Russell Valenzuela (@RussVal4): While the Lakers didn’t land a top-3 pick in the lottery, they are still set up pretty well for the draft.
With the seventh pick they won’t be able to draft anyone from the big three of Andrew Wiggins, Jabari Parker, and Joel Embiid. It is also likely the team will be out of the running for combo guard Dante Exum, whom many have linked to the Lakers.
Regardless, the Lakers could still benefit from keeping the seventh pick. Once the disappointment from dropping down in the draft subsides, there are still plenty of prospects with potential that could be available when the its time for the Lakers to draft.
After the four mentioned above, the general consensus of next best available include Noah Vonleh, Aaron Gordon, Marcus Smart, and Julius Randle. Assuming the team keeps their pick, one of these could become the newest Laker. Any of these four could contribute right away as the Lakers have needs at pretty much every position.
Finding talent through the draft is a crapshoot. But a quick look at the history of seventh picks shows a team can pick up a valuable piece, and these were during what were considered shallower drafts.
Any later pick makes that gamble riskier. The only trade the Lakers should accept for their current pick has to consist of a fringe All-Star and a mid-first round pick.
Since I don’t see anyone giving those up, the Lakers are better served standing pat and using their pick to draft a prospect they can develop.
Ryan Ward (@Lakers_Examiner): The Lakers didn’t get the most favorable result in the NBA draft lottery landing the seventh pick overall pick. Although the Lakers were expected to draft in the 6-7 range in the upcoming draft, the team’s front office was hoping to get in the top-3 to give them more leverage in terms of trades and the talent level available.
Personally, I believe trading the seventh pick may be the way to go for the Lakers. The reason for not trading the pick would be if there is a legitimate chance of landing Julius Randle or Dante Exum, but with those scenarios unlikely, trading for multiple picks is something the team can benefit from.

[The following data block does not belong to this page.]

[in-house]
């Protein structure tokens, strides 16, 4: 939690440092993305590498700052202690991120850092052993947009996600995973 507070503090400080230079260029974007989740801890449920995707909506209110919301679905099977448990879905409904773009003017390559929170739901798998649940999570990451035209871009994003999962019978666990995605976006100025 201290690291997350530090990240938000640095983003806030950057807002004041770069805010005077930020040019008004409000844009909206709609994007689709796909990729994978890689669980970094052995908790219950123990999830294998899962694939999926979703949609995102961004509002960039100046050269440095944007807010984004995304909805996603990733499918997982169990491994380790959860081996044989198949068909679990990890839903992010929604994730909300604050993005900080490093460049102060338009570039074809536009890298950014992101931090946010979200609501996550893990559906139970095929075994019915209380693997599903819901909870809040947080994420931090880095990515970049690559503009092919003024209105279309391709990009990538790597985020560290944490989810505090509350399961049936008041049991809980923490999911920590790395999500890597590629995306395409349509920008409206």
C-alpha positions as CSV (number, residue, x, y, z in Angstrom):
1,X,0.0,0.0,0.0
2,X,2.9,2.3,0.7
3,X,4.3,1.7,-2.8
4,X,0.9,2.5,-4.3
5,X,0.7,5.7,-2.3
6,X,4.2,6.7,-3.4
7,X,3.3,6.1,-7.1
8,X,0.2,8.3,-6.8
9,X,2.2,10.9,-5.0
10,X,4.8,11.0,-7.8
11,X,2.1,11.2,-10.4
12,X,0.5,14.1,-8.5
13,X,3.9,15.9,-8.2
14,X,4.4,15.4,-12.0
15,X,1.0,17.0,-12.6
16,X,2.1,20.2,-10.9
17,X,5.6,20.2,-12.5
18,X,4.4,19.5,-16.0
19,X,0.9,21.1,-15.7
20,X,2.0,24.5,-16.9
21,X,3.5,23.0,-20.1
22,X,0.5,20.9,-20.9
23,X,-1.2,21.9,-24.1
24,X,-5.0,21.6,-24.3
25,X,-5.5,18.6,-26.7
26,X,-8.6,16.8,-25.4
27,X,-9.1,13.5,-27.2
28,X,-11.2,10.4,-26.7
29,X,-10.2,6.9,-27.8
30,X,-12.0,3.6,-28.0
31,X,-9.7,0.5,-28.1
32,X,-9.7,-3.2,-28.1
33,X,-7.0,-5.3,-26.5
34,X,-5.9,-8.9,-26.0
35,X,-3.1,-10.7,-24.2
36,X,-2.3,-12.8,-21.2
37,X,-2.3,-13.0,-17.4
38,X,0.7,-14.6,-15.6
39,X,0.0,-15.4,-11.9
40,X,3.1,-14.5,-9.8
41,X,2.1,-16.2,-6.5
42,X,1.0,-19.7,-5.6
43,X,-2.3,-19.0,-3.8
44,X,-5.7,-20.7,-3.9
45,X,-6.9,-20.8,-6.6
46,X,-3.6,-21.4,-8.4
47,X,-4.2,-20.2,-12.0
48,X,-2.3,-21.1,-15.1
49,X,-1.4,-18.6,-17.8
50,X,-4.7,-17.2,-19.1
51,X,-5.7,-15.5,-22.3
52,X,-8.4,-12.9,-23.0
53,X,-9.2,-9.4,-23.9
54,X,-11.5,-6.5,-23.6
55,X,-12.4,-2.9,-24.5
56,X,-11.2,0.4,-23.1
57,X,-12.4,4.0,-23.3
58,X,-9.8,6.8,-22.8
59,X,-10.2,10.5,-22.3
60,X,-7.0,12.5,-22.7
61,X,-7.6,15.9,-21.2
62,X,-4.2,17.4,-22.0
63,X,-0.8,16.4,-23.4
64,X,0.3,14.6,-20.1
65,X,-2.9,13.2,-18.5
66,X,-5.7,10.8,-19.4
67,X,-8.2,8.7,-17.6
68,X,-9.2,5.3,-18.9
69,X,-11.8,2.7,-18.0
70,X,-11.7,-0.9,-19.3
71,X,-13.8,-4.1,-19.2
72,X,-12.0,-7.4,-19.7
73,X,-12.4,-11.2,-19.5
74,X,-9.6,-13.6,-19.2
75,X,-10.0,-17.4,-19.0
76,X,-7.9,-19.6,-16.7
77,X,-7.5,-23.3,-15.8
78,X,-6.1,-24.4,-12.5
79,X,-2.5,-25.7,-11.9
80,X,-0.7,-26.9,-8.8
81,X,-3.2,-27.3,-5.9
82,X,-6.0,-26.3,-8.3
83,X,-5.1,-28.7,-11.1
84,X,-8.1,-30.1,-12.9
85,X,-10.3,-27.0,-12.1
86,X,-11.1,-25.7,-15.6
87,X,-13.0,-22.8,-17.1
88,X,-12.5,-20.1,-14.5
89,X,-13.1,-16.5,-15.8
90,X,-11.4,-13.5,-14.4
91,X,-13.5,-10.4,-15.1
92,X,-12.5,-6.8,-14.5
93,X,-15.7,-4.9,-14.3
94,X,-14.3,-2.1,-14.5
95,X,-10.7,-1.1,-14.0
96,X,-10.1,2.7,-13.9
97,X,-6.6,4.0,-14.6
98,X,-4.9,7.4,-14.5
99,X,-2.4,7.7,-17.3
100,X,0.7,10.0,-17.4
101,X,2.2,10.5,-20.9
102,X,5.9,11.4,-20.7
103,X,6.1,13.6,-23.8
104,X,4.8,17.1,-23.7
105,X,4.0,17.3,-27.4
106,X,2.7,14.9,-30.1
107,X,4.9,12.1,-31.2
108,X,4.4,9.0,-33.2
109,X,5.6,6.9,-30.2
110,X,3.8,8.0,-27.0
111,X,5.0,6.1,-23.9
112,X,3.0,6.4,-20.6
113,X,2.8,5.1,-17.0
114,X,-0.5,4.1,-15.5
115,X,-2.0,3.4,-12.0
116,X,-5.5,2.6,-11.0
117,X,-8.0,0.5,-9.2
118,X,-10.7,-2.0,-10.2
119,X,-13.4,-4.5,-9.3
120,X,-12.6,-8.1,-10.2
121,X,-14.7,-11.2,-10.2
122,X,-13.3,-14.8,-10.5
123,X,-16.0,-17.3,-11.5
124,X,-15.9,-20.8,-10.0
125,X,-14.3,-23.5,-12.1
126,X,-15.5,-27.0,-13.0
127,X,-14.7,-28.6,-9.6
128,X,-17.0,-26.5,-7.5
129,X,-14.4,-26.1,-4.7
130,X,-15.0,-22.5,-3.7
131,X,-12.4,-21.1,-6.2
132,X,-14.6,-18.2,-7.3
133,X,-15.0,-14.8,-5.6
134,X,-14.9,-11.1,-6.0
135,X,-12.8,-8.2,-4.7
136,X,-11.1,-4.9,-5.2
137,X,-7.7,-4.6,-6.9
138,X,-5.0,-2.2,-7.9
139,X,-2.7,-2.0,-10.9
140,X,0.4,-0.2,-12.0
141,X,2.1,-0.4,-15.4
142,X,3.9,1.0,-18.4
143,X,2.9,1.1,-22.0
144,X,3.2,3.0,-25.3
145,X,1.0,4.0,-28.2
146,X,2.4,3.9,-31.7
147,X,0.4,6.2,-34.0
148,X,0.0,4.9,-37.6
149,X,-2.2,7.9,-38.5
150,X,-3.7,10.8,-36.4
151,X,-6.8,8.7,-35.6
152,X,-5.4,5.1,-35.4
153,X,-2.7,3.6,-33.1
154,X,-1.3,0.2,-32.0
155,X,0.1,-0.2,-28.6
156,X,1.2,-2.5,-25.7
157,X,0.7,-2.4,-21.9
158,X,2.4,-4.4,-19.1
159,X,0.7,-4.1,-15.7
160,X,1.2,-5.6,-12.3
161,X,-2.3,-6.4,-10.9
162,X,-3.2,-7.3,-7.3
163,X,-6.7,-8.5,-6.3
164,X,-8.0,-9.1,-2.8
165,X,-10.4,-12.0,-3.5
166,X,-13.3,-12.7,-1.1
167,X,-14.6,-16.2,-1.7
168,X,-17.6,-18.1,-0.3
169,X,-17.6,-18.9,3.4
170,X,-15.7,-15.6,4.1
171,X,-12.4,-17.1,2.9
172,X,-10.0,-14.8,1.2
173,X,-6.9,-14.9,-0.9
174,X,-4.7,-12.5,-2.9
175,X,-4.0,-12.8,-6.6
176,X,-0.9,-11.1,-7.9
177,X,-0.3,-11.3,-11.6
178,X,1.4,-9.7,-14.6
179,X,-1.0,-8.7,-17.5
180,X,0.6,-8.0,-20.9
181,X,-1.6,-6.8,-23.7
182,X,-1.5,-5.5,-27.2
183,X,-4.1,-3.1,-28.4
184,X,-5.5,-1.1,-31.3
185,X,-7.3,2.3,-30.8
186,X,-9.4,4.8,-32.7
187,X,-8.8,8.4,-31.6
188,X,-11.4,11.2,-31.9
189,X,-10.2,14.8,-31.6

One trade that continues to get talked about is Kevin Love heading to the Lakers. This trade is highly unlikely with the Lakers falling to the seventh pick and having no other tradable assets outside of the pick in the top-10.
Love may ultimately land in Los Angeles in free agency next summer, but it seems doubtful the Lakers will be able to convince the Minnesota Timberwolves to make a deal with what they’d receive in return from Los Angeles.
Kevin Chan (@Kevin_Cruiser): I think the Lakers should keep their seventh overall draft pick and it mainly comes down to financial flexibility reasons. The Lakers need to maximize cap flexibility so they can have a chance at signing max player either this summer or the summer of 2015.
The Lakers don’t have any valuable trade assets besides their first round pick at the moment which means they only have their first round pick to offer in a trade. It’s possible that they could obtain a decent role player like Courtney Lee plus the Grizzlies’ 22nd overall pick. But does this really accomplish much given that the Lakers are clearly in a rebuilding stage? Not to mention that the veteran’s salary will be at least double the cost of their potential draft pick.
Let’s not kid ourselves, there’s no way the Lakers will be able to trade for a budding star plus a late first round draft pick. I’m sure the Bulls would be willing to unload Carlos Boozer and his albatross expiring 16.8 million dollar contract plus the 19th pick. But this type of scenario doesn’t help the Lakers rebuild either.
First round rookie contracts are three years guaranteed with a fourth year team option. The Lakers seventh overall pick will cost them about 7.8 million over three years. This years draft is very deep and the Lakers could potentially nab a future star like Noah Vonleh, Aaron Gordon or Julius Randle with their pick.
Let’s say the rookie pans by year two and does well. The Lakers would have a quality player on their roster at a substantial discount. Keeping their draft pick and drafting a promising young player rather than trading it away for a more expensive veteran would be a very prudent decision that will give the Lakers more financial flexibility to fill out the rest of the roster.